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Learning to Trust the Process

I was going to promote a fellow Trail Days author - whose book I am thoroughly enjoying - but as I was painting today another thought came to mind and I wanted to share it with you in this weeks blog post. Because if I don't write it down now, my brillance will be gone. You will have to wait another week to hear about my current reading.

When I paint cards and bookmarks, I mask the paper down on my work surface. This keeps it flat, secure, and stable as I do my thing. Art is a fairly new outlet for me. Sometime in 2022 - I think - I had this strong desire to pick up some paint - not the kind to redo a bedroom or bathroom either. The fancy kind of painting. The urge was so strong to try this new skill I couldn't think of anything else. I stayed up late watching YouTube videos, reels, and other social media posts of artists whose work I liked. I had no clue where or how to start. But that didn't stop me. I jumped right in.

I still don't know what I am doing. But what I do know is when I am painting a calmness overtakes my soul even as I get frustrated with my lack of skill and understanding of how to do something. It's the same feeling I get when I am out on the trail - no wonder I like to paint when I can't be hiking.

Today's piece wasn't turning out so hot. I wasn't liking how the colors were turning out or how my painting was unfolding. But over the couple short years of doing this new skill, I am learning to be patient and learning to trust the process. Before, I would stop midway through a piece completely disgusted with how it was turning out and rip it up or slosh paint all over it and start over. All this did was frustrate me even more. I fought the urge to file the sheet of paper I was painting on into the scrap pile. I kept working it one layer at a time. Before I knew it, it was time to reveal the finished product. I love that step. I still wasn't completely happy with today's bookmarks, but once I removed the masking tape, woah! I loved it. Sure, it's not a brilliant piece of art worthy of hanging in a gallery, but it was so much better than I was letting my doubting brain convince me of.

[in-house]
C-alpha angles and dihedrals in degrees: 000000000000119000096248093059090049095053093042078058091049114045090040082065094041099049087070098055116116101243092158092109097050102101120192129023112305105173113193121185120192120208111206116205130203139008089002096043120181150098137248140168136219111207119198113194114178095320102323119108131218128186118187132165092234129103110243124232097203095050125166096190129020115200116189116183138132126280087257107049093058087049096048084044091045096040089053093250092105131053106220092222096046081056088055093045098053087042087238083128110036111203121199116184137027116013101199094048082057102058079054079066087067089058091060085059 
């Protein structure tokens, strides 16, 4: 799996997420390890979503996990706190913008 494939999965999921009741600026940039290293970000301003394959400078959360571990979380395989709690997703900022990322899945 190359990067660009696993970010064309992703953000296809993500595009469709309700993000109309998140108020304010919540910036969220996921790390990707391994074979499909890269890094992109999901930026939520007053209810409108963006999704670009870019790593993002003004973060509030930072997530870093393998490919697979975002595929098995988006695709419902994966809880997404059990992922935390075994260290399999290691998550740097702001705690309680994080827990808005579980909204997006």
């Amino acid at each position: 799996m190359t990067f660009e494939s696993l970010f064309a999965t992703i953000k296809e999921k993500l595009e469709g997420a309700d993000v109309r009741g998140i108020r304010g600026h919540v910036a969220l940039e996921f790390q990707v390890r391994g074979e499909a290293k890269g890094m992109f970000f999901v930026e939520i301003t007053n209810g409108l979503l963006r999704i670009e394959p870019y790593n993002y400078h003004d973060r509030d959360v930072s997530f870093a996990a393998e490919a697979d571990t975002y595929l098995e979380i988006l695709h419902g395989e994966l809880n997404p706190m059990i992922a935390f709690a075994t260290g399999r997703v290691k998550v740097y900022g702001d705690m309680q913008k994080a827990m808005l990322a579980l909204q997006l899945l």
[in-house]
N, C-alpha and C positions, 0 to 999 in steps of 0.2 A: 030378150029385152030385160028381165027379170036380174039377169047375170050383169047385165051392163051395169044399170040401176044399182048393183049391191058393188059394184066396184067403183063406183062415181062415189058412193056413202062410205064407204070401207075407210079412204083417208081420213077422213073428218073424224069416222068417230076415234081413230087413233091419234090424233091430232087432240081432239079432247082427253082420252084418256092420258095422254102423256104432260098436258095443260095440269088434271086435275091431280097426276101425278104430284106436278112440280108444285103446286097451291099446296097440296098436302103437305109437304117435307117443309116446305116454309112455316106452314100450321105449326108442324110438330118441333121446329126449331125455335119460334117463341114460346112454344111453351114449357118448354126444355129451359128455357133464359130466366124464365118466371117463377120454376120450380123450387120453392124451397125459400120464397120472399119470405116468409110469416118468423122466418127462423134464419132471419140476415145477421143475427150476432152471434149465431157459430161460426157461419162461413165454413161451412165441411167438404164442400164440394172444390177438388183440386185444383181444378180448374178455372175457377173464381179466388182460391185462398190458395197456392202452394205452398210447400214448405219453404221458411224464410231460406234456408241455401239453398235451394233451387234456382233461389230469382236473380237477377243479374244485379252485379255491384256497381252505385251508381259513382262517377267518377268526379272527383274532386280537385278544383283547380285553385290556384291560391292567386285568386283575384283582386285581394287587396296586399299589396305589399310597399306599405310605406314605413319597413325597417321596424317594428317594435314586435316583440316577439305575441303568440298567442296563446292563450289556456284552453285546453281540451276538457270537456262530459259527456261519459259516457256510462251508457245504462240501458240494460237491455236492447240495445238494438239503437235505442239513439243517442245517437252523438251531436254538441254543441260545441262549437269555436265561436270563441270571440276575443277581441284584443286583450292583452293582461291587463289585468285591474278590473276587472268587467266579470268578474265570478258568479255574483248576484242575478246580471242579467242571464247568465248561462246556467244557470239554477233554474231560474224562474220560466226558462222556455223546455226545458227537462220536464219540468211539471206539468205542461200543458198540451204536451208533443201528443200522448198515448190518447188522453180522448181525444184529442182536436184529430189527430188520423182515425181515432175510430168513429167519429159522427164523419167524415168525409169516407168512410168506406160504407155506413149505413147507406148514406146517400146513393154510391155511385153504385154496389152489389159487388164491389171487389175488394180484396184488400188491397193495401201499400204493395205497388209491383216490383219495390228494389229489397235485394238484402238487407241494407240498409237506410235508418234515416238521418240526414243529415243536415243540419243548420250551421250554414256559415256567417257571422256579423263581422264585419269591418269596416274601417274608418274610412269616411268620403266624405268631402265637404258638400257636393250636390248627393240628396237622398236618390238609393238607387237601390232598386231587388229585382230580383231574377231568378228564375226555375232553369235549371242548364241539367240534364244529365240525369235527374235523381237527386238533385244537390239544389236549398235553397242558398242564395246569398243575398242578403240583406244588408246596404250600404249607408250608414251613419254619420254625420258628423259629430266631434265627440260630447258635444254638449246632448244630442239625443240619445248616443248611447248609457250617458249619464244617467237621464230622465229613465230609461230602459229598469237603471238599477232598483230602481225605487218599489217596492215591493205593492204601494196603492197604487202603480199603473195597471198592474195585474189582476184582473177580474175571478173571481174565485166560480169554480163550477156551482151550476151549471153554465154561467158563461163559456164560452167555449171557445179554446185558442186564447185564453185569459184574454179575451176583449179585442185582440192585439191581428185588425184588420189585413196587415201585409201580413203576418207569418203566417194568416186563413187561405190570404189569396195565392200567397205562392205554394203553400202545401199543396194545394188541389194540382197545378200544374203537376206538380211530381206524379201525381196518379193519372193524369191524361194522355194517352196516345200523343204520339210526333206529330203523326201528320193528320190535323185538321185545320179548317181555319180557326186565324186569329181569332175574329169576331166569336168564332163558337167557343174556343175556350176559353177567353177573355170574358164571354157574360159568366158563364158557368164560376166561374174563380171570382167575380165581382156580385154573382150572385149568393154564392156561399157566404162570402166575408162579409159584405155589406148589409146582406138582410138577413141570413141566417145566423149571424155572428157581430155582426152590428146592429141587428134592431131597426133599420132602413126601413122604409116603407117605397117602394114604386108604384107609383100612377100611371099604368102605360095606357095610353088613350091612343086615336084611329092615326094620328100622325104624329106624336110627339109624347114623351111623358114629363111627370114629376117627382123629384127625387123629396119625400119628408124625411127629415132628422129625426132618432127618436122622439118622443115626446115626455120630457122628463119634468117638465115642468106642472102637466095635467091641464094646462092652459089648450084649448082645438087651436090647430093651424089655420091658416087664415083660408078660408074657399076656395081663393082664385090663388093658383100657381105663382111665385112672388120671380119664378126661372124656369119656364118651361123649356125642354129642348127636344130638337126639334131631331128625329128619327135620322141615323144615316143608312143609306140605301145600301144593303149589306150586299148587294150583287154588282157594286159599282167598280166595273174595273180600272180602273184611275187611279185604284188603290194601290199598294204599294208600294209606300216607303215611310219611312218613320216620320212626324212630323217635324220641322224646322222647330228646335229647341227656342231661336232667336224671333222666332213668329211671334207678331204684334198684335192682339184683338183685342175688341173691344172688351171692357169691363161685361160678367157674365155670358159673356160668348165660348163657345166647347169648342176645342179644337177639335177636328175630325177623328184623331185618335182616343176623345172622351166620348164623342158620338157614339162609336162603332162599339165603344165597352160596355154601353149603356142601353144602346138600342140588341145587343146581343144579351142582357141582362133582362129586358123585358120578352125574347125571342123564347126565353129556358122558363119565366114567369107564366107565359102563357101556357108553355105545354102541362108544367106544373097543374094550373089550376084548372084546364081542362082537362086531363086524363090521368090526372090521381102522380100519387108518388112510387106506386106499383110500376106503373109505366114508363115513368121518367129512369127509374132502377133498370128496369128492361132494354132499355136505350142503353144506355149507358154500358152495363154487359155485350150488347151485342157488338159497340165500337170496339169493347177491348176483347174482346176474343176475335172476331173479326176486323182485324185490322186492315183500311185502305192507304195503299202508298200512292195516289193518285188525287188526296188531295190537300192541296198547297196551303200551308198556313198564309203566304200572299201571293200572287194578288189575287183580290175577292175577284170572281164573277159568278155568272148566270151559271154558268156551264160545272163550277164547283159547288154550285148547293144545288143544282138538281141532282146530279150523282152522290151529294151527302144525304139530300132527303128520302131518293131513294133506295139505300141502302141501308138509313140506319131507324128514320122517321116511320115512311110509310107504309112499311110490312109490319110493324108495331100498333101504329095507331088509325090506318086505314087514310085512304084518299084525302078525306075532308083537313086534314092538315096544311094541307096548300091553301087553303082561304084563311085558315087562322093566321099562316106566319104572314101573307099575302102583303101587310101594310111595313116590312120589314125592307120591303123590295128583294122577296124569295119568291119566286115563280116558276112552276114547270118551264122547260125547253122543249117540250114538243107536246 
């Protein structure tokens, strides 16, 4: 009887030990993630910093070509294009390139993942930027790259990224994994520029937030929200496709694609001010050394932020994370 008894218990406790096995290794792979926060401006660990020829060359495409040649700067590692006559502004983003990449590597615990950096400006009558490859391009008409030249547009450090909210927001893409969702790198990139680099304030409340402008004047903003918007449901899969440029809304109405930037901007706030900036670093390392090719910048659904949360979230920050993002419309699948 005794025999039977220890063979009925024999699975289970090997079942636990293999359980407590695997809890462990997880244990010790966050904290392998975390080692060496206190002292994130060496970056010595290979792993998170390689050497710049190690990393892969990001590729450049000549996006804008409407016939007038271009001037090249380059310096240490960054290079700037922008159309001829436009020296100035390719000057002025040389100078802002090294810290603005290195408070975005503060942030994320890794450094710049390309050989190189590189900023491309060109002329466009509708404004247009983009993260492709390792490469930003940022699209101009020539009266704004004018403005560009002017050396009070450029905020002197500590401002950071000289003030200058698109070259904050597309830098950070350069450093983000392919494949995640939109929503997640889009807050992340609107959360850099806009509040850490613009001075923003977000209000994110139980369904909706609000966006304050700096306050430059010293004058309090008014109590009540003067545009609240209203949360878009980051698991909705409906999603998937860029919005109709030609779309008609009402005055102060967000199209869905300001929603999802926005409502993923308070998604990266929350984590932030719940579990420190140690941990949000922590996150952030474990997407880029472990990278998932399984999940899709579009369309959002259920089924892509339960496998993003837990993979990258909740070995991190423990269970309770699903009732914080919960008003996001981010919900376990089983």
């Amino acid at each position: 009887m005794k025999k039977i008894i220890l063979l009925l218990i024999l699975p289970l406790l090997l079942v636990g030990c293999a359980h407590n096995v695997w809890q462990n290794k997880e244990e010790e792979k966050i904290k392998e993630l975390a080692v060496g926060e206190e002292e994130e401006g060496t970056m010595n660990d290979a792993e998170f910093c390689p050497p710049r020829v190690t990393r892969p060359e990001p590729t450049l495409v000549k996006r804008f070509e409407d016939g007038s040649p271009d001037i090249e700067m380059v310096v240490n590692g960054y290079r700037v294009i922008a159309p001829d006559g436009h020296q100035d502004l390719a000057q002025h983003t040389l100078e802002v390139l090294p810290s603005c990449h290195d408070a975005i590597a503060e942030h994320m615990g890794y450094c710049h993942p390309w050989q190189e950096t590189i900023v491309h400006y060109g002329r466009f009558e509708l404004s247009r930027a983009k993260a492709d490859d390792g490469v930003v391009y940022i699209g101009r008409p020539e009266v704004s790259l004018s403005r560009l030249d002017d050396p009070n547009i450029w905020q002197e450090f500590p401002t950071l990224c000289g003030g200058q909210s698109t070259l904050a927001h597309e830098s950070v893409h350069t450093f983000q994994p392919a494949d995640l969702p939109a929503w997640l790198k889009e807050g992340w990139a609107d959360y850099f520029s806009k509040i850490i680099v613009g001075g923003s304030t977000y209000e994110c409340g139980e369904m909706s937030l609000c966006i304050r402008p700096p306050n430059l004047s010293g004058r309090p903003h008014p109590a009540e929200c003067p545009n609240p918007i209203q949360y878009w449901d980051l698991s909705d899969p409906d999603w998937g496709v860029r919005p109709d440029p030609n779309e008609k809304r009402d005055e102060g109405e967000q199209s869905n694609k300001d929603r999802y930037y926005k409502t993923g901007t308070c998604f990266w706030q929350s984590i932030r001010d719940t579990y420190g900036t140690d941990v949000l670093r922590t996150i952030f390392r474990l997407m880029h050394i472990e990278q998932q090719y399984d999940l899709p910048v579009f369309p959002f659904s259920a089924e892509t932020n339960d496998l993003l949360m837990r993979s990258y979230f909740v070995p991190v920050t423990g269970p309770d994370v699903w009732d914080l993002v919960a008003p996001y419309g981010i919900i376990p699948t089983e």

After I awed at my amatuer piece, I whispered to myself, "You have to trust the process." Then SHAZAM!!! - an amazing thought electrified my brain. That's how we should look at life. I don't know about you, but I get frustrated easily. I have been working on that. Some days things can easily set me off. In situations when we are frazzled quicker than what we would like to be, instead of beating ourselves up about our lack of skill or about the outcome as it is unfolding before us, we should step back and trust the process. As long as we know we are doing the right thing and that we are using the skills we have been taught, then it doesn't matter what the thing or situation looks like in the moment.

life is like deep cleaning a room. Once you take the initiative to tidy up, the mess gets worse before it gets better. But we know that as long as we keep going and keep doing the right skills, the mess that lay before us will eventually be taken care of. We can't get hung up on what it looks like midway through the process. That will only frustrate us even more.

I just wanted to share this Ah-hah moment with you and hope that if you are in the middle of something and you don't like how it appears at the moment. Trust yourself and the process. Once you remove the mask that keeps everything steading while you are working on it, you will see how wonderful it is.

Happy Hiking,



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